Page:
Dear Members of the Maynard School Community.
I hope this message finds you well! I am guessing some of the novelty of our “new normal” has worn off for both you and your children and you are likely seeing an increase in stressful moments. What we are doing right now is hard. It’s hard to be a parent, where you are worried about your child’s continued development of essential skills, and what this school closure will mean for their academic careers moving forward. It’s hard as an adult, where you have to manage the stress of your employment situation, combined with the stress of analyzing every action you take to ensure you are protecting the health and safety of you, your children and your loved ones. (There is a great article about moral fatigue from the Rolling Stone).
It’s also stressful for your kids. All of our students are currently grieving the loss of their normal. They are, grieving the little things like the loss of social interactions with classmates and adults who are not their parents, as well as big things, like championship games, play productions, and other major life events that for now are uncertain. New York Times Columnist Lori Gottlieb provides some suggestions on how to work through the grieving process for yourself and with your children in her article Grieving the Losses of the Corona Virus. Dealing with your adult stressors, combined with managing your children’s stress can be overwhelming. Reaching out to your support networks is important.
My network includes my sister who, as a sailboat captain, has a unique and beautiful perspective on where we are. She said “In sailing a red sky in the morning is a beautiful and ominous sign of bad weather to come. In all storms you do what you can ahead of time, forego your intended route for the least violent one and deal with what comes up during it. You take it one minute, one hour and one day at a time and it passes. At some point the sun breaks through again.” Together, we will get through this.
In an effort to support you and your students, your Maynard Public School team has been working on a revised remote learning plan. The Administrative Team and Teachers Association has worked closely and collaboratively over the last two weeks to address the Revised Learning Expectations released by the state. As indicated in the guidance released from the state, Maynard Public Schools will continue to prioritize first and foremost on the “holistic needs of the educational community” doing our part to ensure that our students, families and staff are healthy and well during this time of crisis. Additionally, we will use our remote learning model to ensure that we are supporting our students’ development of essential concepts and skills through both digital and nondigital activities.
As the commissioner stated, our most vulnerable students are being heavily impacted by this closure. To that end, the remote learning plan includes provisions to support individual students accessing the remote learning activities and supporting their overall health and wellbeing. The district is also working to ensure students and families have the technology they need to support elements of the remote learning activities. More specifics about the Remote Learning Plan will be sent to families tomorrow night after the School Committee has had an opportunity to review the plan.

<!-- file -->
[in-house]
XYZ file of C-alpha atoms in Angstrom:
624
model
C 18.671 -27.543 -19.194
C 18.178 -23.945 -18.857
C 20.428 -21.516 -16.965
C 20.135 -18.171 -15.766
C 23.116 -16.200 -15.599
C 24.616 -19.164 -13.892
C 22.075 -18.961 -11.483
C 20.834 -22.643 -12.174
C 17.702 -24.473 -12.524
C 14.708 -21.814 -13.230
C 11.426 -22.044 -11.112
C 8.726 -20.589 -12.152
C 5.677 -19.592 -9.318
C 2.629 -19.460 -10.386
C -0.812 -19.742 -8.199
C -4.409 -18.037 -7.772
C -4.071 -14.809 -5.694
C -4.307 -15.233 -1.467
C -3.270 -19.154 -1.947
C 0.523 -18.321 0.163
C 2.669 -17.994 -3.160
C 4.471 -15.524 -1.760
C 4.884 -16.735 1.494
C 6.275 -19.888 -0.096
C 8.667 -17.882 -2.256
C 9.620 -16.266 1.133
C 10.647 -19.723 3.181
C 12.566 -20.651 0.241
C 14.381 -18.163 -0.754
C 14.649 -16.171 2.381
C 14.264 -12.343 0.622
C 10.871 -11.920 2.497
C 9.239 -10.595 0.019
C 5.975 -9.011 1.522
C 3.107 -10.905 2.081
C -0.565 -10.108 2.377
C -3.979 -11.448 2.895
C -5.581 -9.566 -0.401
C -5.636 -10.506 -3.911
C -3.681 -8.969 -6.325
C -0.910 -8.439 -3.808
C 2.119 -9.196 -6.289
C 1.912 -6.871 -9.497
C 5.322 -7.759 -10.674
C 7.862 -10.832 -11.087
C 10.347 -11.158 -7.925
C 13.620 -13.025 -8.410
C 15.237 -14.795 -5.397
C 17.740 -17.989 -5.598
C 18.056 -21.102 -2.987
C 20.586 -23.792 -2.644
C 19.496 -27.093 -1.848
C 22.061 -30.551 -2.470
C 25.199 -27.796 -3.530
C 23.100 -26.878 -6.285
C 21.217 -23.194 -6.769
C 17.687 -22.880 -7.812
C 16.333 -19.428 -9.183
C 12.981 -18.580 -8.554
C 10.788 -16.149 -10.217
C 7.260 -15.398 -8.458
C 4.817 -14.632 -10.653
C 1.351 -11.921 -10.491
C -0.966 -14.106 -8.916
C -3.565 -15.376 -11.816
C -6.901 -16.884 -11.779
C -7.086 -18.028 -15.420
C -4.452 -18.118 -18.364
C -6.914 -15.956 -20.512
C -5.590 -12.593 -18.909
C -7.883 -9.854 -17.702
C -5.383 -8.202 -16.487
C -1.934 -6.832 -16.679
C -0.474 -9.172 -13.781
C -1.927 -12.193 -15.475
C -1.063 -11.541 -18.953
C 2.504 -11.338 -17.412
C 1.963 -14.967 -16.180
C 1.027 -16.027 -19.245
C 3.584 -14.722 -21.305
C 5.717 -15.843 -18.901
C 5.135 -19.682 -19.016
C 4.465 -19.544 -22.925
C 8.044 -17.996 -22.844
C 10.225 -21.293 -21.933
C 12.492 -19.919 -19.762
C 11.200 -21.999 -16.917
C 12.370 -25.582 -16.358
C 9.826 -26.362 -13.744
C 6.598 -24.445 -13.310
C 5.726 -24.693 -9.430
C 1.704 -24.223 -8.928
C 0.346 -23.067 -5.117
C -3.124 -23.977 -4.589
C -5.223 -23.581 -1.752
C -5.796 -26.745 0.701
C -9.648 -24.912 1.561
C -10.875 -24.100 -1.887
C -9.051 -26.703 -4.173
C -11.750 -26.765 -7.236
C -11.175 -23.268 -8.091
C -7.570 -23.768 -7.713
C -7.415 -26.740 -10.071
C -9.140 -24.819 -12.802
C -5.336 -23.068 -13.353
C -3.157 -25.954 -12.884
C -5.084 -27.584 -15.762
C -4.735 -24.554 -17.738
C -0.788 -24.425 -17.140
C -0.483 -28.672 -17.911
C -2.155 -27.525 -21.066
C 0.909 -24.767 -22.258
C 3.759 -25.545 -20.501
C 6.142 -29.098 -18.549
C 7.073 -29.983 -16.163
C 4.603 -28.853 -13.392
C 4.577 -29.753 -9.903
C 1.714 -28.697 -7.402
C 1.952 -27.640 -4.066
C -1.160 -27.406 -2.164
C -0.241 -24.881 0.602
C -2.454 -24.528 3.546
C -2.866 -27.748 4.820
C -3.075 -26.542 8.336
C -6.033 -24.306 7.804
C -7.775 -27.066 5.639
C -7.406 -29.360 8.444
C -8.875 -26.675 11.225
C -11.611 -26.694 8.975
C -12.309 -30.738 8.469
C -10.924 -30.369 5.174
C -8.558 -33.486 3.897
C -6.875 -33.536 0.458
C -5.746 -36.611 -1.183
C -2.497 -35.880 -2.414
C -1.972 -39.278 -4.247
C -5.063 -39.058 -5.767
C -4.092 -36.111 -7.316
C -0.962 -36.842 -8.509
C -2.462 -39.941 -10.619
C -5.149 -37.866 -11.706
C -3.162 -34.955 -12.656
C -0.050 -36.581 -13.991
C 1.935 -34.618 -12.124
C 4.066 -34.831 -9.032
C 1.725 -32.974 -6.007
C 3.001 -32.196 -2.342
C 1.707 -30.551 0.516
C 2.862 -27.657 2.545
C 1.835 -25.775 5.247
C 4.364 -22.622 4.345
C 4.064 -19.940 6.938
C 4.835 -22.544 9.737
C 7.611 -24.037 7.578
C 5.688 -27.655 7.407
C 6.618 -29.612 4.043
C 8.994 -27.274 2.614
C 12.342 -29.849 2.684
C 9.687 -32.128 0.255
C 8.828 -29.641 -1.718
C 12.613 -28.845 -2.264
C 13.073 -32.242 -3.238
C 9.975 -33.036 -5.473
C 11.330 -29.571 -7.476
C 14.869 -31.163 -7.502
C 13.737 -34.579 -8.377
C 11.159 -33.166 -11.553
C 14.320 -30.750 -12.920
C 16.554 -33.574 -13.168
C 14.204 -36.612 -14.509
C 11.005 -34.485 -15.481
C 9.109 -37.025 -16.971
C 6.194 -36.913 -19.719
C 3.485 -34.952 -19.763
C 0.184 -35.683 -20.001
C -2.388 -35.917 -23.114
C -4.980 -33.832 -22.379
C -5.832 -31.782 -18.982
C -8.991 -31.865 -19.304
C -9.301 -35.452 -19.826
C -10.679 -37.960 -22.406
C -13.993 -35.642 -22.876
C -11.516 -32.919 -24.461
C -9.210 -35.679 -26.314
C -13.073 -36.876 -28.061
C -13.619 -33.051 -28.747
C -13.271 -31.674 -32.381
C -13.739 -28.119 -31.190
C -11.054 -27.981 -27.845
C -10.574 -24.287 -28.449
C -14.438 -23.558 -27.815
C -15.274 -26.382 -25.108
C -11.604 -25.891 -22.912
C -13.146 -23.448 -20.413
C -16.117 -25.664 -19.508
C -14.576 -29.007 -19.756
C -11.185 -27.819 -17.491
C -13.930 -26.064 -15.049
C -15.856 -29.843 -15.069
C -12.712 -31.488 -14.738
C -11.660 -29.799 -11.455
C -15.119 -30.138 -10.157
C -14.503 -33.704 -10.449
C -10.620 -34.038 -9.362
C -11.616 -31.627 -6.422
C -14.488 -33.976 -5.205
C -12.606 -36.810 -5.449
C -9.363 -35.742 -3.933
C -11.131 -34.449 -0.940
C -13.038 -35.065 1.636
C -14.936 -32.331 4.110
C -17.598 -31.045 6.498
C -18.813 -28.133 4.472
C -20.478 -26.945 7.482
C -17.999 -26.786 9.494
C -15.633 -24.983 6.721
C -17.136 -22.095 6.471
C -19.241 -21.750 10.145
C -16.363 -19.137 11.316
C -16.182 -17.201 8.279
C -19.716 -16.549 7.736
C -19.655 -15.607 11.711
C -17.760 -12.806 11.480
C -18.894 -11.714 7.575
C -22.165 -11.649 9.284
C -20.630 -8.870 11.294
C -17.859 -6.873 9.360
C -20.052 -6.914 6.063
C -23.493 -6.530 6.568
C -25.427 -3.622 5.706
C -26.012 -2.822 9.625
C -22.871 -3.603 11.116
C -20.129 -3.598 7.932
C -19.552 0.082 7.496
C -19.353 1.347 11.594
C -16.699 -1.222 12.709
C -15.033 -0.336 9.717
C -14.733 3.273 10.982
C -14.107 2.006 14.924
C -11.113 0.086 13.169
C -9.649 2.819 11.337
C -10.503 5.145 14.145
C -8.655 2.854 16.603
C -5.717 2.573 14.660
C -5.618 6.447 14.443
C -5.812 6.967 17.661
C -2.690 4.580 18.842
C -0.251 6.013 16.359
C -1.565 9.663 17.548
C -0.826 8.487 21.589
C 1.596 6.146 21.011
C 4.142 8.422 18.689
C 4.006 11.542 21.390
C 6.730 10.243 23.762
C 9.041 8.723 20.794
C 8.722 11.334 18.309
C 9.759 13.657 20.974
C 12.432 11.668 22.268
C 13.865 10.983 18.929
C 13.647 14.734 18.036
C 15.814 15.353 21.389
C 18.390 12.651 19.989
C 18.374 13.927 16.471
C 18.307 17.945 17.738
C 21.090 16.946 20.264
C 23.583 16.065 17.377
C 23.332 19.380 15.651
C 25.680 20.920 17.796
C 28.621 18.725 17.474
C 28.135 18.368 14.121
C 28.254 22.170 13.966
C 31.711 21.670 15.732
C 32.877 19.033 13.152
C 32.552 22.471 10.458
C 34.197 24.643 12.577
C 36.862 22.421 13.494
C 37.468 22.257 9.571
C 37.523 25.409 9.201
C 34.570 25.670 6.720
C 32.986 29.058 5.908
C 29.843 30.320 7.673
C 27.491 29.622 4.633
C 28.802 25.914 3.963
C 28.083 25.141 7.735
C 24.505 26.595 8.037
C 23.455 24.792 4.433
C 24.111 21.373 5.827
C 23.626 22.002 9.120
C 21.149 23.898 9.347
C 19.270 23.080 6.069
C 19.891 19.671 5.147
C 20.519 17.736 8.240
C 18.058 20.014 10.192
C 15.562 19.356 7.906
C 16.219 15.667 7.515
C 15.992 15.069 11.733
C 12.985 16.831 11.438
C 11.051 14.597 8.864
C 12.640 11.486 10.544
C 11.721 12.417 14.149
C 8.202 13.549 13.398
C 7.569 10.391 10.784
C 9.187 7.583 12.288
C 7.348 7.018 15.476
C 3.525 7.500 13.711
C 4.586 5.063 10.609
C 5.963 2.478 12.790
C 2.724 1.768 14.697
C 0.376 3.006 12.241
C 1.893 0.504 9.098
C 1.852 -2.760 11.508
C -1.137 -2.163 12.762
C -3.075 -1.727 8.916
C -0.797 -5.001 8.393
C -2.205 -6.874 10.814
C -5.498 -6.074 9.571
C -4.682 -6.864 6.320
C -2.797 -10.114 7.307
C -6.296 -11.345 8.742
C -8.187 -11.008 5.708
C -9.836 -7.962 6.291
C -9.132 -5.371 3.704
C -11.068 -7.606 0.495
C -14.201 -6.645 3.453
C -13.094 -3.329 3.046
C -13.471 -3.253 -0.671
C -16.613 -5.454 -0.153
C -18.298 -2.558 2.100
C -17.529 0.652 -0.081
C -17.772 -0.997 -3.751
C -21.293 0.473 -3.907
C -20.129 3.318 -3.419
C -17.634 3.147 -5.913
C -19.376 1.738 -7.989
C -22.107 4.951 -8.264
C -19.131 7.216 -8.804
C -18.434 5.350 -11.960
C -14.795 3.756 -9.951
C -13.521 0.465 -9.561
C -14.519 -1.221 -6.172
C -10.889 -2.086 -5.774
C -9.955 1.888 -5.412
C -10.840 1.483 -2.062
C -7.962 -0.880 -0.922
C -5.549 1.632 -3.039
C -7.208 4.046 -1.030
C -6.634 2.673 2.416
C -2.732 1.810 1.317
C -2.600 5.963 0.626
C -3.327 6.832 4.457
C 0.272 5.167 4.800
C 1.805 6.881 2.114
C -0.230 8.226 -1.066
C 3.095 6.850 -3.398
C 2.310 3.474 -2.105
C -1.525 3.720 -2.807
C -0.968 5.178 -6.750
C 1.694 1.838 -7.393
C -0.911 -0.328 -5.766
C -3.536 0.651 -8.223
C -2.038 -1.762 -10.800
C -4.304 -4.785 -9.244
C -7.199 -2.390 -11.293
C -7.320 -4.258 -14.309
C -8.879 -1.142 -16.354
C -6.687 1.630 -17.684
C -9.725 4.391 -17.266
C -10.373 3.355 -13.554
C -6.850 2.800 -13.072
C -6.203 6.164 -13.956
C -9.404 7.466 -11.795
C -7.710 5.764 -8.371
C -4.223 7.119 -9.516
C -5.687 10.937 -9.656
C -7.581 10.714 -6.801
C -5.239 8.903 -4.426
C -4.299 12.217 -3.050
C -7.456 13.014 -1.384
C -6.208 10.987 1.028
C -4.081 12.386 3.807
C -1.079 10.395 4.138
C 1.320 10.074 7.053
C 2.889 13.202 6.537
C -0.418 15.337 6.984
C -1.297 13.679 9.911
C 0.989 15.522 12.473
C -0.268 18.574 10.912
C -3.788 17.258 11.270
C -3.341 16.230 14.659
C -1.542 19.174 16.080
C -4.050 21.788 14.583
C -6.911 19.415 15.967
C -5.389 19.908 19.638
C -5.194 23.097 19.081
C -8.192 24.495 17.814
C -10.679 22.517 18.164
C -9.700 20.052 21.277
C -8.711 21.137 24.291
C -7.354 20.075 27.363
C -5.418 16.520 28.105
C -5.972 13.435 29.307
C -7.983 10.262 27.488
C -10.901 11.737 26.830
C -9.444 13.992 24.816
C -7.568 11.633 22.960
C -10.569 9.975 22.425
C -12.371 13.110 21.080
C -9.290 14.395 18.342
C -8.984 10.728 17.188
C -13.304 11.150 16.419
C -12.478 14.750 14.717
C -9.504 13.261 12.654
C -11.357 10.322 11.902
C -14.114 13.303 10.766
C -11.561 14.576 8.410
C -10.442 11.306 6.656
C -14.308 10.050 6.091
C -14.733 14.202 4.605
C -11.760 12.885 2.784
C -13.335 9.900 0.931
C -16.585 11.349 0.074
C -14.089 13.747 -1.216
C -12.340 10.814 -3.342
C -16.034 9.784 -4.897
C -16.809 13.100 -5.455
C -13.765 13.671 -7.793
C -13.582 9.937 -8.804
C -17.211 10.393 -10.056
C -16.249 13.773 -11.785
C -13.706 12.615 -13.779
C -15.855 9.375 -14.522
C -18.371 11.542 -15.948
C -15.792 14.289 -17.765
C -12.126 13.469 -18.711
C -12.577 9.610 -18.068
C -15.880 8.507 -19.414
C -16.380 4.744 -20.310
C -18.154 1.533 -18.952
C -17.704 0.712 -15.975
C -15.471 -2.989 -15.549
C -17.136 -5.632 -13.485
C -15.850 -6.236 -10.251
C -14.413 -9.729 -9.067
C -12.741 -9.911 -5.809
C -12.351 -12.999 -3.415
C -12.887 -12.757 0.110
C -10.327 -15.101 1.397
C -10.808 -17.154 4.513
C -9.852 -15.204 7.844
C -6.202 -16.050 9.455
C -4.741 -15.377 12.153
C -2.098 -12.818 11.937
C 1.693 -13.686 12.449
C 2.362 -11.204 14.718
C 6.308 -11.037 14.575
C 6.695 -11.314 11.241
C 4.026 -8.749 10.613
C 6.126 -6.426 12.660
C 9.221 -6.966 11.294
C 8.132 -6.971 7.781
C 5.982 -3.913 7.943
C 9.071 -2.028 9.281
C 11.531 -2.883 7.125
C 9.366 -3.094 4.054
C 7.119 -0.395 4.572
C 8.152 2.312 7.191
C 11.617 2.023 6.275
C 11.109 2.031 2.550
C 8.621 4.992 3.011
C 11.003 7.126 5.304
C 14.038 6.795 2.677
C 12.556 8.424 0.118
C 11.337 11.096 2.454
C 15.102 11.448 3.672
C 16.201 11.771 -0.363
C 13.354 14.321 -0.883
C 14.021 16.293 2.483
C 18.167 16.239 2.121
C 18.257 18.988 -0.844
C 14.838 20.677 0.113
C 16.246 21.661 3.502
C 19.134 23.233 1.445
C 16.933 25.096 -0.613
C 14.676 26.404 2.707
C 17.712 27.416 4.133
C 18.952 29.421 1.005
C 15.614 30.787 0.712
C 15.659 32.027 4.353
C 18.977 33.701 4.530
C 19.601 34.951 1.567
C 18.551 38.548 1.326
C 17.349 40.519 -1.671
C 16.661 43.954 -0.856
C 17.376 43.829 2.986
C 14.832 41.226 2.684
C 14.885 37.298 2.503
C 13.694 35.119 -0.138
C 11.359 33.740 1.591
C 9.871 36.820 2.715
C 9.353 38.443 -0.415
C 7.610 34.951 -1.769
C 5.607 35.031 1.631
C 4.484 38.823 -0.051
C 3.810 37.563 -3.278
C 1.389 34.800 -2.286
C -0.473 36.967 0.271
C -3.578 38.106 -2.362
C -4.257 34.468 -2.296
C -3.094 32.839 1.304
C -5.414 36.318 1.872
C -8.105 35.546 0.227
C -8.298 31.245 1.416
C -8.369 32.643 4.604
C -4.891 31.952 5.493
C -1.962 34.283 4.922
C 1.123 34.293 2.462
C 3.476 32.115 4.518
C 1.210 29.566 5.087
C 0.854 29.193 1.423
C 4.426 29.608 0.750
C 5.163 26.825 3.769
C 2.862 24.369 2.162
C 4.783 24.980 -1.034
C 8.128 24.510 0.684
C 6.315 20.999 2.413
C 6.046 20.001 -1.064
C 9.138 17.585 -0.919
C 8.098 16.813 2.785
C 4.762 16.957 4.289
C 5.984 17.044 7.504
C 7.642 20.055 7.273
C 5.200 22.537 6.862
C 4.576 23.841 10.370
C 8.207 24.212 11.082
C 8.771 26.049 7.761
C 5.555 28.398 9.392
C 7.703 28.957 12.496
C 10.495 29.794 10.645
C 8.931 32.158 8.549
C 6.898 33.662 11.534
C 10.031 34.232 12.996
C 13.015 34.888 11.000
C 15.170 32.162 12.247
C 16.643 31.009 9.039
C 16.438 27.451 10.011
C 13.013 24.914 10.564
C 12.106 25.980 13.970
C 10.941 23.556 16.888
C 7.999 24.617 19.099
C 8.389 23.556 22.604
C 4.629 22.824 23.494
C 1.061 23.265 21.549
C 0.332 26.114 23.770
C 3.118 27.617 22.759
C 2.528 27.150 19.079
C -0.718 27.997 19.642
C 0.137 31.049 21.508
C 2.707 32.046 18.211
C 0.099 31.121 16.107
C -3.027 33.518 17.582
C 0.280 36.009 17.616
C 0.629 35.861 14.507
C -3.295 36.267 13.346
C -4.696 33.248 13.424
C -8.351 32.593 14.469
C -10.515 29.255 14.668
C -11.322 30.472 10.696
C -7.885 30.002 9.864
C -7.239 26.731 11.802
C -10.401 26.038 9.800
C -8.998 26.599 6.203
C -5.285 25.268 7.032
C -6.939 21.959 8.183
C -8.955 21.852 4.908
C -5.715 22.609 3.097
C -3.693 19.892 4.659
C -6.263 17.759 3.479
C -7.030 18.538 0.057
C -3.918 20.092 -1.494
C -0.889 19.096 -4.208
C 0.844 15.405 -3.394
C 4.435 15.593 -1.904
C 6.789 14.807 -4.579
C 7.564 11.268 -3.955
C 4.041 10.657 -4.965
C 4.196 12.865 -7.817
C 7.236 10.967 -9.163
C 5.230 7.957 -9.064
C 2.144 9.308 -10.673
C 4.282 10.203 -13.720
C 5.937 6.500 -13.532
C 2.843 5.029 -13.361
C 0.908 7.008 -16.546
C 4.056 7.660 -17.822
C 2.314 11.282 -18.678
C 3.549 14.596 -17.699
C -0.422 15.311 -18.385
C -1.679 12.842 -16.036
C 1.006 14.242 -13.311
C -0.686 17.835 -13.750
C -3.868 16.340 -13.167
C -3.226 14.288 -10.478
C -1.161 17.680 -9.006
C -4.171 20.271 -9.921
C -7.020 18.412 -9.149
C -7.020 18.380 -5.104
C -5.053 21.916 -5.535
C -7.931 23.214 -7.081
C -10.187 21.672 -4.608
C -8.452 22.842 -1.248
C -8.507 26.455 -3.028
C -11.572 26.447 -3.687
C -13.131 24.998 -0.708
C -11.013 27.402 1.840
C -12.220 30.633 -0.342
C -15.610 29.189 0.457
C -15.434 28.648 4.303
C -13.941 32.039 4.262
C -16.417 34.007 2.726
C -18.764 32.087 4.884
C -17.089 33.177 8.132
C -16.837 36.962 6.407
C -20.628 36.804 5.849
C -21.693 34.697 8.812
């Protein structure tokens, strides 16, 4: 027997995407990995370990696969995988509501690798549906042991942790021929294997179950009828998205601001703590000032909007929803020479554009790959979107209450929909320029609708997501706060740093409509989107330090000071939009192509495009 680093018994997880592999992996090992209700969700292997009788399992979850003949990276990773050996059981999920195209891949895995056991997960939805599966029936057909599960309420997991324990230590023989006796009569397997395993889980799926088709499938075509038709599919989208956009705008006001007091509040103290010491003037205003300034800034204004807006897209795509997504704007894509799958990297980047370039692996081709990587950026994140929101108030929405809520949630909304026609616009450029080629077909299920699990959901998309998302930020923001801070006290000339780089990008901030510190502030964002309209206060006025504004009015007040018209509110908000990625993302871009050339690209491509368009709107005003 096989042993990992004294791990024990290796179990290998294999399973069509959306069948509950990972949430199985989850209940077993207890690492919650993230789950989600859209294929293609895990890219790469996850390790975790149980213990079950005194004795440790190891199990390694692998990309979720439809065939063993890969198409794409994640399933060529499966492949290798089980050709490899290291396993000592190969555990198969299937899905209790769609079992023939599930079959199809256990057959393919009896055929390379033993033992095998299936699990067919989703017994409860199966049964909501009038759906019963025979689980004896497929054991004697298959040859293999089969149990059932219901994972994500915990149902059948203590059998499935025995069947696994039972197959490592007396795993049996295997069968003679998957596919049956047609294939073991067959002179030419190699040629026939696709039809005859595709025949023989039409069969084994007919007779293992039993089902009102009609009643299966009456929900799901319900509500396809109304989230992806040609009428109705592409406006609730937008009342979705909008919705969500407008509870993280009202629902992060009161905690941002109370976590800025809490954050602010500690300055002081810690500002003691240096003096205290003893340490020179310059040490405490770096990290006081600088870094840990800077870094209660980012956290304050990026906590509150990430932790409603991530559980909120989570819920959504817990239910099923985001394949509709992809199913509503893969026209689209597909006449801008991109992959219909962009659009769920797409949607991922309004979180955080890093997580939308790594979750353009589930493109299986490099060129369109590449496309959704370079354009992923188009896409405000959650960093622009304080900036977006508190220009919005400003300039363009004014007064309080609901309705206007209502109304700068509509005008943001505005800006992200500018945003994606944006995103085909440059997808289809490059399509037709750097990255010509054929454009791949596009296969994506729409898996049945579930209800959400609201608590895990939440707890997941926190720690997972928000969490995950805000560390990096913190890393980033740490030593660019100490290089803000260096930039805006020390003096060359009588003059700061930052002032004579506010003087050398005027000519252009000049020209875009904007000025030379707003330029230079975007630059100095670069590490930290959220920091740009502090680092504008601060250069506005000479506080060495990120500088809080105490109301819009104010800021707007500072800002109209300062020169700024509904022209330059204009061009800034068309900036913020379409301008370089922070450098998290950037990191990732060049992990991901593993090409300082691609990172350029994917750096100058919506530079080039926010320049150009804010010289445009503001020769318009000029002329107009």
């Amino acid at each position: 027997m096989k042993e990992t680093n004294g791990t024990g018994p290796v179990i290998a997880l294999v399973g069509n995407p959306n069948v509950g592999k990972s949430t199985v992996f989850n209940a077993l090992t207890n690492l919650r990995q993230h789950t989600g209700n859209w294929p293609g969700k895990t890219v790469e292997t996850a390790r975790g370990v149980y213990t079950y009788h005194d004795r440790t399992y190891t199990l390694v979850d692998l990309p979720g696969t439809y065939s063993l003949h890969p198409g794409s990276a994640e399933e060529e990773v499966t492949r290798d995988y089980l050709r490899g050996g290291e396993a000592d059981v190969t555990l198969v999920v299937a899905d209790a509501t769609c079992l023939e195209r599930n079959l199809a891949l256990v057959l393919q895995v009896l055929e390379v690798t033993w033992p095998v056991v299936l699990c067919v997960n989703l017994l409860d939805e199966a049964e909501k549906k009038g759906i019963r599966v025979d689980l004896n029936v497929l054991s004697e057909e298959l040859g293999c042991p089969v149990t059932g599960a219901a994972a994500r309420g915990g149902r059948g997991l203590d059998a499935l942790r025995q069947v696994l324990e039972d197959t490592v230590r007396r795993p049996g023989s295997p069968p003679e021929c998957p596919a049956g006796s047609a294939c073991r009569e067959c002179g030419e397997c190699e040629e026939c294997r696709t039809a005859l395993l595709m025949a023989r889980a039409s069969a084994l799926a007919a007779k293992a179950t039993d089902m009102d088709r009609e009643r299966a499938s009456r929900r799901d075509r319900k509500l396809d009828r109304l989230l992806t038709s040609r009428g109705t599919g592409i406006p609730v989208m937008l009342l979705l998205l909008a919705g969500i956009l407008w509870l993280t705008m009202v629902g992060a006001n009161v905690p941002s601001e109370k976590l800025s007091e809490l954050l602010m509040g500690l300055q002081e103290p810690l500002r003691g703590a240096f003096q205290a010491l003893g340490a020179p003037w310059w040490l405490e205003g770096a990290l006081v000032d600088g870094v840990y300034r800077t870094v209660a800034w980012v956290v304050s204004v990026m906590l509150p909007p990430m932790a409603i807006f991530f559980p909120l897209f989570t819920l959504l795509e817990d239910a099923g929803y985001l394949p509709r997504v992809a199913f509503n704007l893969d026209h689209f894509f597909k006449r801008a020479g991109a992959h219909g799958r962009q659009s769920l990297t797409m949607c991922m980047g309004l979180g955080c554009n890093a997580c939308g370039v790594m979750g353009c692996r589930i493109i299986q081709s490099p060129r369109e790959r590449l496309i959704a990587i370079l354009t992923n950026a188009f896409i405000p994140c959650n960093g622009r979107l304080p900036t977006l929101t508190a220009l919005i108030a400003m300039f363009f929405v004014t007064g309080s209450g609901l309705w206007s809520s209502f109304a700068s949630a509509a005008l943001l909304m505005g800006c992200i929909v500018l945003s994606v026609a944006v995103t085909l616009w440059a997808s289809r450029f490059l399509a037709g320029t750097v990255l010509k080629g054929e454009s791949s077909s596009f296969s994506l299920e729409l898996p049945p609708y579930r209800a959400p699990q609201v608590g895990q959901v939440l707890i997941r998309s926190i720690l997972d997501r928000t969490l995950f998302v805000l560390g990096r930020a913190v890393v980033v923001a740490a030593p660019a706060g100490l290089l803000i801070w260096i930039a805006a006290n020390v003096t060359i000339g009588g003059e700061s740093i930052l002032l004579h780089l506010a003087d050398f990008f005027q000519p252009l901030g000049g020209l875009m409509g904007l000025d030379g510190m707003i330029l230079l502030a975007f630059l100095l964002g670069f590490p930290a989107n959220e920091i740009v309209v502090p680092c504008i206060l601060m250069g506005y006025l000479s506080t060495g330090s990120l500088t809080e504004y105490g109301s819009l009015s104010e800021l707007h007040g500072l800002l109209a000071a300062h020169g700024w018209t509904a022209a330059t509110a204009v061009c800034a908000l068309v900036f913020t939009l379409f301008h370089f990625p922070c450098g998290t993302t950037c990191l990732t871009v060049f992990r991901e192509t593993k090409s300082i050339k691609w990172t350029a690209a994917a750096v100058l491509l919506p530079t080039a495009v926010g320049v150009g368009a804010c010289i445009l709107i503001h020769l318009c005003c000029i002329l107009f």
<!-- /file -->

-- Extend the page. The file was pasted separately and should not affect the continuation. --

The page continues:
As has been said many times in many different situations over the last two weeks, we are in an unprecedented moment, and how we will respond educationally will need to be just as unprecedented. Some have even begun to use the phrase “crisis schooling”, which is not out of place. In some ways, however, I believe we need to view this as an opportunity. We have been watching a lot of Liberty’s Kids in my house, and I was reminded of Ben Franklin’s quotation, “Out of adversity comes opportunity.” I am sure many of you are wondering how this closure will impact your child’s future. If they are not in school, will they really learn what they need to? While I cannot predict the future, I can assure you that we are being provided with an educational opportunity for our children right now that no other generation of students has had. We are at a time where we cannot help but do the things researchers and educational activists (including those in the classroom) have been trying to get districts and teachers to do for decades. We have to personalize instruction by allowing more student choice and voice. We have to slow down and focus on what is essential. We have to ensure that we maintain a positive relationship between our students and our faculty and staff. We are in a moment where we can reimagine what school could be and work to develop strategies we can use to better support our students when they return to our buildings and classrooms.
Having spoken with dozens of our staff members over the course of the last two weeks, I can assure you that your entire Maynard Public School Team is committed to you and your children, both during and after this crisis. As Mr. Franklin urged us to do, we need to find the opportunity in this adversity. As a final message, I leave you with What if instead of being behind, these kids are ahead?